If there is a chain reaction of failed cities, Germany is Greece

 

WUPPERTAL LETTER:Few looking at Spain, Portugal and Ireland realise the danger lurking in their own backyard, writes DEREK SCALLY

WHEN world-renowned choreographer Pina Bausch died last year, the western German city of Wuppertal lost one of its main claims to fame.

The others are the philosopher Friedrich Engels, born here in 1820 and the painkiller Aspirin, invented here in 1897. Today, the city’s greatest attraction is the Schwebebahn, a suspended monorail from 1901 that runs through the city.

But Wuppertal has another hidden attraction which could yet guarantee the city’s infamy: a €1.8 billion mountain of debt. It’s quite an achievement for a city with a population of just 360,000 – less than the greater Cork area. And, even more staggering, three-quarters of the total is in off-balance sheet loans, many of which run just weeks or months.

Wuppertal isn’t alone: German cities are drowning in debt, with no way to save themselves.

But the problem is most keenly felt in the huge urban jungle of North Rhine-Westphalia (NRW), home to 18 million people.

In all, Wuppertal and other NRW cities owe €50 billion in regular loans and an additional €17 billion in bridging loan facilities originally intended only to guarantee civil servant salaries.

After the recent euro-zone drama, few Germans eyeing Portugal, Spain and Ireland as the next Greece realise the danger lurking in their own backyard, in cities like Duisburg, Dortmund and Wuppertal.

Debt crept up slowly on Wuppertal, established in 1929 by merging seven smaller towns to create a model industrial city turning out chemicals, textiles, rubber and metals.

By the 1970s, cheap imports of fuel and industrial goods sent the city into a slow decline. The decline picked up pace in the last decade as local business taxes, the main source of funding for German cities, went into free fall just as social welfare bills rocketed.

Only now have local politicians accepted there is no more money for the concert hall, the botanic gardens and the zoo. The city theatre is closing next year, while streets damaged by winter frost will not be repaired. If things continue as they have, debts will pass €2 billion next year, the city will run out of equity capital and an external commissioner will be appointed.

It gets worse: every second debt-ridden NRW city has been involved in dubious get-rich-quick schemes. The most popular is cross-border leasing, offering cash up-front for city assets – from trams to sewage systems – in exchange for a long-term lease-back.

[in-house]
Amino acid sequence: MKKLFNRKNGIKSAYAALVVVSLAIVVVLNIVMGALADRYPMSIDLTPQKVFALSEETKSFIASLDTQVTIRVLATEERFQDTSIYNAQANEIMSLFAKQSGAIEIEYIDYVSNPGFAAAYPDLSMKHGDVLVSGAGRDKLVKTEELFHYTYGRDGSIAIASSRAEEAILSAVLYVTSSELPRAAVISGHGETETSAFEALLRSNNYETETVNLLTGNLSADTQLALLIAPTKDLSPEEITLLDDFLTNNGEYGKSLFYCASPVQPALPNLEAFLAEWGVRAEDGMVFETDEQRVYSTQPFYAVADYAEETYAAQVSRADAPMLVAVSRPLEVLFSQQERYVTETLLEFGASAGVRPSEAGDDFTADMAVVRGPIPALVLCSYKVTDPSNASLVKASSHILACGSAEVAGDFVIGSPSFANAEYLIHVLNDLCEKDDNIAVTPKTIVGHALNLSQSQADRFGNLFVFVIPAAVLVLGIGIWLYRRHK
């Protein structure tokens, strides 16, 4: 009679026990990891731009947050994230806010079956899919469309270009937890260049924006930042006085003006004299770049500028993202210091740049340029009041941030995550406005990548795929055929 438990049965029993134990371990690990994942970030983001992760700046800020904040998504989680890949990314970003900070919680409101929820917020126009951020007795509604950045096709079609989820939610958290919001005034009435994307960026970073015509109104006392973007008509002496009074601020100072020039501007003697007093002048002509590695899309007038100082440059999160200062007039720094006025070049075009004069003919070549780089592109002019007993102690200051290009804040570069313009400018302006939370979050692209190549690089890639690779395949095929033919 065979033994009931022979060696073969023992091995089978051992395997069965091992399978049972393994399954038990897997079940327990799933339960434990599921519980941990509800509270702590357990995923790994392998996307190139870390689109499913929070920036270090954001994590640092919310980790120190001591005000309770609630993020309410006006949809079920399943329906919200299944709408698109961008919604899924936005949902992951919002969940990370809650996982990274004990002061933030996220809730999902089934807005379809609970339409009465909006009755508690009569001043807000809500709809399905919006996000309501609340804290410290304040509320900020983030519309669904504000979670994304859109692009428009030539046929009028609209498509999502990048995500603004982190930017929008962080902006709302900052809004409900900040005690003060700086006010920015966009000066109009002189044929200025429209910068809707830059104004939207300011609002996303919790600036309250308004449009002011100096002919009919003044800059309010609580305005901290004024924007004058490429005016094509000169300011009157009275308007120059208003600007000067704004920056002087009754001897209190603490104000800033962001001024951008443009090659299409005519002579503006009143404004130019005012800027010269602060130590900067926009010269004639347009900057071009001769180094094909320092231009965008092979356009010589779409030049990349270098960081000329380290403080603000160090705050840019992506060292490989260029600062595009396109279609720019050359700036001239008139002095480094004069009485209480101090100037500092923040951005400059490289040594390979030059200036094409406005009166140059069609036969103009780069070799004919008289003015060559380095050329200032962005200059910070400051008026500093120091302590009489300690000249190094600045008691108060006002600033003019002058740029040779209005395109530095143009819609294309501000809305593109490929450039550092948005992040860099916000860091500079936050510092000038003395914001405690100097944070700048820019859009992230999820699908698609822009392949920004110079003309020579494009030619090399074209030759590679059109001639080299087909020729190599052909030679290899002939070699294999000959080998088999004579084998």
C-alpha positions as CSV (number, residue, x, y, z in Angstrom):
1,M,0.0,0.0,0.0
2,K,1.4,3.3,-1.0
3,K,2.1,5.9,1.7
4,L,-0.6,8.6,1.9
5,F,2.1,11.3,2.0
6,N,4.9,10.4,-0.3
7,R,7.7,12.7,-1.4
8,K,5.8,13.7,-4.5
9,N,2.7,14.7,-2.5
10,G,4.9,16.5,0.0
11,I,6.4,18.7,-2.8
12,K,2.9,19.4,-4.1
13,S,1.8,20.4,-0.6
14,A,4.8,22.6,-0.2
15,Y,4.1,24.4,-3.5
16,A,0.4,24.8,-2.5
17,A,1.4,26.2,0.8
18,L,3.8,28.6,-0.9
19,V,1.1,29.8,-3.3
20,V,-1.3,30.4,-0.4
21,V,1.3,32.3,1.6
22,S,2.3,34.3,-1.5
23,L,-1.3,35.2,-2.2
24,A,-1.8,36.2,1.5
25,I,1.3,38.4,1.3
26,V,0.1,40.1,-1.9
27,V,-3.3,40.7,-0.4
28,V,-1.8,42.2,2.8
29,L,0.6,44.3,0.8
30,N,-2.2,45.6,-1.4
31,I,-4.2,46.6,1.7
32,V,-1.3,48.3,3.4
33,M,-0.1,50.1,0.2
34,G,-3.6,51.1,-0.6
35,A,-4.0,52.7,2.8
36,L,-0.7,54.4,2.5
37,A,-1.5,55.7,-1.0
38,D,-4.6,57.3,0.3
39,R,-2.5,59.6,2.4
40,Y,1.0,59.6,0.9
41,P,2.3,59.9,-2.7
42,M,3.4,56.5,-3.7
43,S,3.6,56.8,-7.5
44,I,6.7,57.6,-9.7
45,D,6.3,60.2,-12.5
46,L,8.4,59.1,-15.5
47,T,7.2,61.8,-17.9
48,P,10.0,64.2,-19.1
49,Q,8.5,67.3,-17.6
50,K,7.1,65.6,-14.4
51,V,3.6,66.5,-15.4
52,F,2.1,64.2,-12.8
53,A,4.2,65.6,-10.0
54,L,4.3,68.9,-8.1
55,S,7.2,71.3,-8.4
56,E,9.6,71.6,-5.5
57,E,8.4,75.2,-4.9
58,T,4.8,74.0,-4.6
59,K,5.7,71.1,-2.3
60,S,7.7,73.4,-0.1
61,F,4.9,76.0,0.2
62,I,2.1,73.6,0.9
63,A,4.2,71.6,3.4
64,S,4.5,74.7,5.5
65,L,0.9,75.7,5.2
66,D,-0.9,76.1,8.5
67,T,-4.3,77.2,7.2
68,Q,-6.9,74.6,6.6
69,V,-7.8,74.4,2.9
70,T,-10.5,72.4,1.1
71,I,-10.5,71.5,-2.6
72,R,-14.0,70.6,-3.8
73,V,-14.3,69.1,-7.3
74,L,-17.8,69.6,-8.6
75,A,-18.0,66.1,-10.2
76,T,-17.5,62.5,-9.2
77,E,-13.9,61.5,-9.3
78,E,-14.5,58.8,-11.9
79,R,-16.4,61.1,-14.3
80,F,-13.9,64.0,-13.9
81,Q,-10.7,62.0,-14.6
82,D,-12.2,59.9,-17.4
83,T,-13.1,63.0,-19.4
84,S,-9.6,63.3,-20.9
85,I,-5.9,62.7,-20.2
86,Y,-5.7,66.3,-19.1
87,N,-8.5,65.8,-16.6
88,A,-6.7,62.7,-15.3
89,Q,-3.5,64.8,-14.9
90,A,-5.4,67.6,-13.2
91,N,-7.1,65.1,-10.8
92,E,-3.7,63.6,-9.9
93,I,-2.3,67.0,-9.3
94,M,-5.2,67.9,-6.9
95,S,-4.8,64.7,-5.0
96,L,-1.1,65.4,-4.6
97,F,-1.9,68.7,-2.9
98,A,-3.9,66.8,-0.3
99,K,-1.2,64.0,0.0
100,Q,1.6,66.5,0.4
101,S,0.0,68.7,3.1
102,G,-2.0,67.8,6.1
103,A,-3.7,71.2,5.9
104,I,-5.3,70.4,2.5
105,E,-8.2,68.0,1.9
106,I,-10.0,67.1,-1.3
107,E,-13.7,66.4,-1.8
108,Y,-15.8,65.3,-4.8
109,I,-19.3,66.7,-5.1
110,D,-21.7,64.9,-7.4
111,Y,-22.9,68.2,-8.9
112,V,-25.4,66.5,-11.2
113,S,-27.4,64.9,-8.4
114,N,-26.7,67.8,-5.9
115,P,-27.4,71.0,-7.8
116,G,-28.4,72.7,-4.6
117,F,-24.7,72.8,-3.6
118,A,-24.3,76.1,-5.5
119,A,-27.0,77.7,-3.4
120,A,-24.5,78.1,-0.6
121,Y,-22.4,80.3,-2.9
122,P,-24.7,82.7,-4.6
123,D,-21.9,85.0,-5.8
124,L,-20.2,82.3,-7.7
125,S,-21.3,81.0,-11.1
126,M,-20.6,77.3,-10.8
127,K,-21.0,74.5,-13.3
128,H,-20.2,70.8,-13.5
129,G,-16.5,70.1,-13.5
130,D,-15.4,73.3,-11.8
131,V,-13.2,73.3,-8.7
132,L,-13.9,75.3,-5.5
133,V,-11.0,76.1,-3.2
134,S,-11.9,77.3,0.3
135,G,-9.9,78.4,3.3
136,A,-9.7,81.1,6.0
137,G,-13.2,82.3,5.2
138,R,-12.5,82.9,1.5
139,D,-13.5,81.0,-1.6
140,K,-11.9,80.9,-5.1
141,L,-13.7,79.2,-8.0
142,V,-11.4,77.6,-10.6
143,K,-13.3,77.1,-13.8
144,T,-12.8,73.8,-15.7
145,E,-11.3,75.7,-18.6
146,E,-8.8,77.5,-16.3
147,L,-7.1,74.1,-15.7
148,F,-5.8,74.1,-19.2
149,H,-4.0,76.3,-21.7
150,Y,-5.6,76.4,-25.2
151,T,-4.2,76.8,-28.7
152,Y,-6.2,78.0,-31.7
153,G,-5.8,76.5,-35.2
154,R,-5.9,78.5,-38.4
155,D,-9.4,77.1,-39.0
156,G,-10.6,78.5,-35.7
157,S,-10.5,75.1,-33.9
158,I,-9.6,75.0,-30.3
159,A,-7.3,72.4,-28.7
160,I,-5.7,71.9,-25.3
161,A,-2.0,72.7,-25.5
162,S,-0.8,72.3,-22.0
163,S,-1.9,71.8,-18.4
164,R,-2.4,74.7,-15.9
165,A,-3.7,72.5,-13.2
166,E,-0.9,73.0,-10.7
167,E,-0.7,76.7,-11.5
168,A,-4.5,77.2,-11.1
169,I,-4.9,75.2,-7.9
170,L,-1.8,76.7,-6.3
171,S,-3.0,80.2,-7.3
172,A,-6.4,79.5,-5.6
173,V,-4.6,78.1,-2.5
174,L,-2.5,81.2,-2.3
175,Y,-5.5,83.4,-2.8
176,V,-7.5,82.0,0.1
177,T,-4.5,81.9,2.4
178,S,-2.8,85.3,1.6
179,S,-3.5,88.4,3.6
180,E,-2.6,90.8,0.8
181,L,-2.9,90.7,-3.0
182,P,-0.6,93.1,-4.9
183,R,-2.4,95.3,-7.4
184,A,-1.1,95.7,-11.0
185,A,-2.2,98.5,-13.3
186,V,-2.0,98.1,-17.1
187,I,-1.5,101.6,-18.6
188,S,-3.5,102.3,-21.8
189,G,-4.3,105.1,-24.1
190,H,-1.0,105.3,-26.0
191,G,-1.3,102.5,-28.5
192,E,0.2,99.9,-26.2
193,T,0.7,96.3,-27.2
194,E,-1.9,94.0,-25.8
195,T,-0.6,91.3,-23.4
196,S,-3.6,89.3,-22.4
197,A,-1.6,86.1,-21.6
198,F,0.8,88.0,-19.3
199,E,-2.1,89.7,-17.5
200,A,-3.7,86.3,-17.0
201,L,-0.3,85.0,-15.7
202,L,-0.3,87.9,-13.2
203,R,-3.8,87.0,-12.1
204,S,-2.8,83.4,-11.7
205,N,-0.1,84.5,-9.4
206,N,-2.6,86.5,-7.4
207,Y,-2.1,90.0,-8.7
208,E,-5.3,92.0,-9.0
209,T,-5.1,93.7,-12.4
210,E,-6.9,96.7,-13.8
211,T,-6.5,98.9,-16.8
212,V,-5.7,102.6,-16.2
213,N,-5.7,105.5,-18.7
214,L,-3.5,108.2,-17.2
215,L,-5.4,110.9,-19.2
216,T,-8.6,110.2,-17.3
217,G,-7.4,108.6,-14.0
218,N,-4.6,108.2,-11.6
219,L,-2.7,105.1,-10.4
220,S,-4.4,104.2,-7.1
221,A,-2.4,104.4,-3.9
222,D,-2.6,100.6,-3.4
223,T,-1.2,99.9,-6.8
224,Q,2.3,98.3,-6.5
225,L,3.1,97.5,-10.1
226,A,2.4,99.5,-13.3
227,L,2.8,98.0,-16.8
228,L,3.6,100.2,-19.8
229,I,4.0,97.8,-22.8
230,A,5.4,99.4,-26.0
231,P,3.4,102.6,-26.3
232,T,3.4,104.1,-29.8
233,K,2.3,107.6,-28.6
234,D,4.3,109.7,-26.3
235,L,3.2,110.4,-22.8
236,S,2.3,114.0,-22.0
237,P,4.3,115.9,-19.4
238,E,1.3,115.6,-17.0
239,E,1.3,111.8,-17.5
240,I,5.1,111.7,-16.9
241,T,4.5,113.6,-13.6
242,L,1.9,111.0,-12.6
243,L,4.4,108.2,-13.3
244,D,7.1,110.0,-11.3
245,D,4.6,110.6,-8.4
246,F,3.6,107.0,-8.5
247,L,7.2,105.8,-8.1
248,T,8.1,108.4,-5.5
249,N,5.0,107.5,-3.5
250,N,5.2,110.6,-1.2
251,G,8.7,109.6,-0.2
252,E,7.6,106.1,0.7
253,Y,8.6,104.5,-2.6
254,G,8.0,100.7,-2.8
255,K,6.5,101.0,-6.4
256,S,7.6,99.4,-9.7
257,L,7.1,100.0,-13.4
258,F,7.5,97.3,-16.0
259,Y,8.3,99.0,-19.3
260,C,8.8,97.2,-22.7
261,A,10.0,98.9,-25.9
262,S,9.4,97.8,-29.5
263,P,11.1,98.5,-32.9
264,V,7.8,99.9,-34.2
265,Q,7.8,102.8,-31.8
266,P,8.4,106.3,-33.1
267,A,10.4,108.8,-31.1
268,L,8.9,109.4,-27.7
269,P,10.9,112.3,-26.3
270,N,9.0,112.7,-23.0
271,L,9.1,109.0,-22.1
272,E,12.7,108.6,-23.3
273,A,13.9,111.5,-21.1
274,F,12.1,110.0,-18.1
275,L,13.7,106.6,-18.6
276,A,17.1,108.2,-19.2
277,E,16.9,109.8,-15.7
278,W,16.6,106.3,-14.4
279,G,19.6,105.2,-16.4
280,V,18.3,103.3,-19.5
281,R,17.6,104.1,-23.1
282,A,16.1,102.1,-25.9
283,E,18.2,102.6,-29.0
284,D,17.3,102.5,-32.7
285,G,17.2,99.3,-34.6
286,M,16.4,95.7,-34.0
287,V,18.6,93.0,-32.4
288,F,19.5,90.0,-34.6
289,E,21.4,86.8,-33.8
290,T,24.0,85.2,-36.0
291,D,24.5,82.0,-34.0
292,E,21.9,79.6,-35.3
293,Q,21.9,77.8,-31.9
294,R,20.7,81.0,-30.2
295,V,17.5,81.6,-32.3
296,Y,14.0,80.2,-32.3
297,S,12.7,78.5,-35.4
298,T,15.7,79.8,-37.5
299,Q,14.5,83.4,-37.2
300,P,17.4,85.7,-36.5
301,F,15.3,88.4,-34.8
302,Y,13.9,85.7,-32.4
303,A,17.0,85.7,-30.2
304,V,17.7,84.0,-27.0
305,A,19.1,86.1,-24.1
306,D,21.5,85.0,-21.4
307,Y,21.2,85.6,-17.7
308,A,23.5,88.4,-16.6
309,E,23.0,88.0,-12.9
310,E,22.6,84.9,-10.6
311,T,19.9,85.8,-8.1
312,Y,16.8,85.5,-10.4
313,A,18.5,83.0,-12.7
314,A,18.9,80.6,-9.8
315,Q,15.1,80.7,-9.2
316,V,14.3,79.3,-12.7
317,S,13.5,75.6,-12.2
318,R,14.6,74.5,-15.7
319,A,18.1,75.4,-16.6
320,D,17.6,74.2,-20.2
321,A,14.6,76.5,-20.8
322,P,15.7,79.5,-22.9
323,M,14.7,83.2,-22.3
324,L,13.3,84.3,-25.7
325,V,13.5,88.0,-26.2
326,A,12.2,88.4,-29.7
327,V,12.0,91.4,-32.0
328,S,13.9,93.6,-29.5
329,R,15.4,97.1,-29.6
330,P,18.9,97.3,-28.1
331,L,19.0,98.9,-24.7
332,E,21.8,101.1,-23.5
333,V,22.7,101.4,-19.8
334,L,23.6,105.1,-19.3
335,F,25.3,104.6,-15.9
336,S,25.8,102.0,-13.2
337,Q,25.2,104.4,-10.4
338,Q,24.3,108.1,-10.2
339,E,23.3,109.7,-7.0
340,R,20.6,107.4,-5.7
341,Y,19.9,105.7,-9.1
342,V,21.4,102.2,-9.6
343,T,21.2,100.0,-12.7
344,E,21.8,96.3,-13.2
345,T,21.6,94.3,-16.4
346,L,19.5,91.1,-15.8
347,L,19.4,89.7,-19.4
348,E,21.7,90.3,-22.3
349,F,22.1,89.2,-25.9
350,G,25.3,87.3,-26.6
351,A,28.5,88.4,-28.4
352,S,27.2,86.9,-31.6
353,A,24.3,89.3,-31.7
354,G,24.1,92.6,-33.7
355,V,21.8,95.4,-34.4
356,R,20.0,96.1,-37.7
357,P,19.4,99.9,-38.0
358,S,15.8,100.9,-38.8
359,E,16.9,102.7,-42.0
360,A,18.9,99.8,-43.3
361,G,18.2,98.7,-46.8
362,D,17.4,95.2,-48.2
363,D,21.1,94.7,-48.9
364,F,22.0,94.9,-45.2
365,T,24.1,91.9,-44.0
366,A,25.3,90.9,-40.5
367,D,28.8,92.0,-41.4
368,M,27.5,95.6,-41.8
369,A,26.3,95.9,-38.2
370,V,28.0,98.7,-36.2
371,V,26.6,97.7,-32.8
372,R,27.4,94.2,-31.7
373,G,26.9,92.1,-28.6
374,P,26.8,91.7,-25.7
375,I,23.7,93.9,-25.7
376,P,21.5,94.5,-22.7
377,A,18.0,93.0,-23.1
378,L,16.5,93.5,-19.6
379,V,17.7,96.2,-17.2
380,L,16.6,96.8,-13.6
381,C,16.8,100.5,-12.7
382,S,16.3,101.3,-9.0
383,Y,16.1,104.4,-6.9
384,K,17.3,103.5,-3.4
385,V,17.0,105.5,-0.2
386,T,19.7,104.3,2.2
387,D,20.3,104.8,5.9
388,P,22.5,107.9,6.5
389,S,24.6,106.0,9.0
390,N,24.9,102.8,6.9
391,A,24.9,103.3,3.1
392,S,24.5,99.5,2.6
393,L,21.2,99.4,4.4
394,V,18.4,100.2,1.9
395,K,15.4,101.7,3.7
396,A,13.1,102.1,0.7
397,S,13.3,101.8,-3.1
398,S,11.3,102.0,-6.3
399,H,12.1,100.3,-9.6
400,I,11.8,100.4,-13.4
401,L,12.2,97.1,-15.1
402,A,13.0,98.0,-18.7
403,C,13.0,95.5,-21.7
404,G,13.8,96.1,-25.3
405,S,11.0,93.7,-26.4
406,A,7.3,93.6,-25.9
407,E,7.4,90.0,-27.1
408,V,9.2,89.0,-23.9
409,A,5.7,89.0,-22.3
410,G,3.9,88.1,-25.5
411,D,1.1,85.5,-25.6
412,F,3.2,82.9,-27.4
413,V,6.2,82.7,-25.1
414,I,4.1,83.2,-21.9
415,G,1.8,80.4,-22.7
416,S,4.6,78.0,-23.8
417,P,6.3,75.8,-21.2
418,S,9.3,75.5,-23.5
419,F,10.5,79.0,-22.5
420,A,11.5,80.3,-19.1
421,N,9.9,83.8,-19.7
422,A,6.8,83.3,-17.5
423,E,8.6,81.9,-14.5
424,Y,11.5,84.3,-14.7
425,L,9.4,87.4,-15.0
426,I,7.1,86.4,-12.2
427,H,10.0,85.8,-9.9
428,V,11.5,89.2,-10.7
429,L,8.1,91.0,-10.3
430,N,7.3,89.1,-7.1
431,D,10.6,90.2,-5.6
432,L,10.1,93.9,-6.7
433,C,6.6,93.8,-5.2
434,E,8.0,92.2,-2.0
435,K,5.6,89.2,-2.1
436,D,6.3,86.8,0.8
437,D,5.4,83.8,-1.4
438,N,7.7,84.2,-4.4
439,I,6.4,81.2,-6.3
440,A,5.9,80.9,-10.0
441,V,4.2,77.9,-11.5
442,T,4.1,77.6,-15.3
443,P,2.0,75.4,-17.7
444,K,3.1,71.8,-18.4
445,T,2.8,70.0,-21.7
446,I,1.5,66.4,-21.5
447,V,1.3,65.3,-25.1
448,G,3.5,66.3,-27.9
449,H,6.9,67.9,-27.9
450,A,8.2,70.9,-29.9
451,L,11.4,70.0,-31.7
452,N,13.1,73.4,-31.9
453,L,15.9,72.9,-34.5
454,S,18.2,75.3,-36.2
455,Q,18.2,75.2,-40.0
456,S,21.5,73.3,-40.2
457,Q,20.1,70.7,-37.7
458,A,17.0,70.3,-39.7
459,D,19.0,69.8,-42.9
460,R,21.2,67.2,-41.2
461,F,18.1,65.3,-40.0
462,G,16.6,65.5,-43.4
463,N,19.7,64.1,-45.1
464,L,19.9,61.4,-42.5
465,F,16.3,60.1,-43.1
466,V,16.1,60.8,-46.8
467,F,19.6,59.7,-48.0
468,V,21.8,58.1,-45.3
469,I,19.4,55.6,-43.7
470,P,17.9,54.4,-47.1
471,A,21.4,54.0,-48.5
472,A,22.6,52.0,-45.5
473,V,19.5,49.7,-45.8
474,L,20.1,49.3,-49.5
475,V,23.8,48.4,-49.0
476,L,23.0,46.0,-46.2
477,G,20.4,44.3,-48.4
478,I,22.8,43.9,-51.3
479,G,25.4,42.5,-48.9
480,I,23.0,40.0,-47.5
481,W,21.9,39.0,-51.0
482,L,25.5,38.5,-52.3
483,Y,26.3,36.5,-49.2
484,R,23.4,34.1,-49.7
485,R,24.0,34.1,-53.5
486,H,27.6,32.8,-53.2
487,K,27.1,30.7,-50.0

But many of these complicated deals, regulated by English-language contracts few local politicians understood, turned sour when insurers like AIG went belly-up, costing cities a small fortune. Another scheme saw banks approach cities with a chance to “optimise” their loan interest rates using so-called “spread-ladder swaps”.

This allows a bank to swap a city’s long-term debt for a short-term debt at a lower interest rate. Though the city saves money short term, at the end of the agreed period a new interest rate is calculated at a rate unknown when the deal is signed.

“It’s like betting on the horses the interest payments on your mortgage,” says Dr Louis Rönsberg, a lawyer who has advised many local authorities burned by such deals.

“Town councillors with little financial know-how sign 1,000-page contracts of a complexity that only serves to disguise the high probability that it will end in a loss for the client and a win for the bank.”

Expensive rackets like these have ripped further holes in already desolate city budgets. Now officials in the NRW capital, Düsseldorf, fear a default in a small city like Wuppertal could cause a domino effect across the state.

“If one of these cities can’t pay tomorrow, we’re Greece,” said a senior government official in Düsseldorf, who spoke on condition of anonymity.

“This is a disaster on a scale that few realise, which even fewer people saw coming.”

Only last month did Berlin recognise the looming danger and begin a frantic search for new sources of income for local authorities. Cities are demanding a scheme to offload debts they can no longer hope to repay.

Berlin’s main problem is a constitutional rule that forbids it from bailing out cities in distress. All responsibility for cities falls to the state government, in this case Düsseldorf. And while is is impossible for a city to go bankrupt, officially at least, panic is growing that Düsseldorf would be swamped if a chain reaction of failed cities spreads across the state, then Germany.

“We have water up to our necks here. Berlin has to help us, and the longer a solution takes, the more expensive it will be,” said Dr Johannes Slawig, Wuppertal city director. “I cannot think about what will happen if no help comes. This is a national and a European problem.”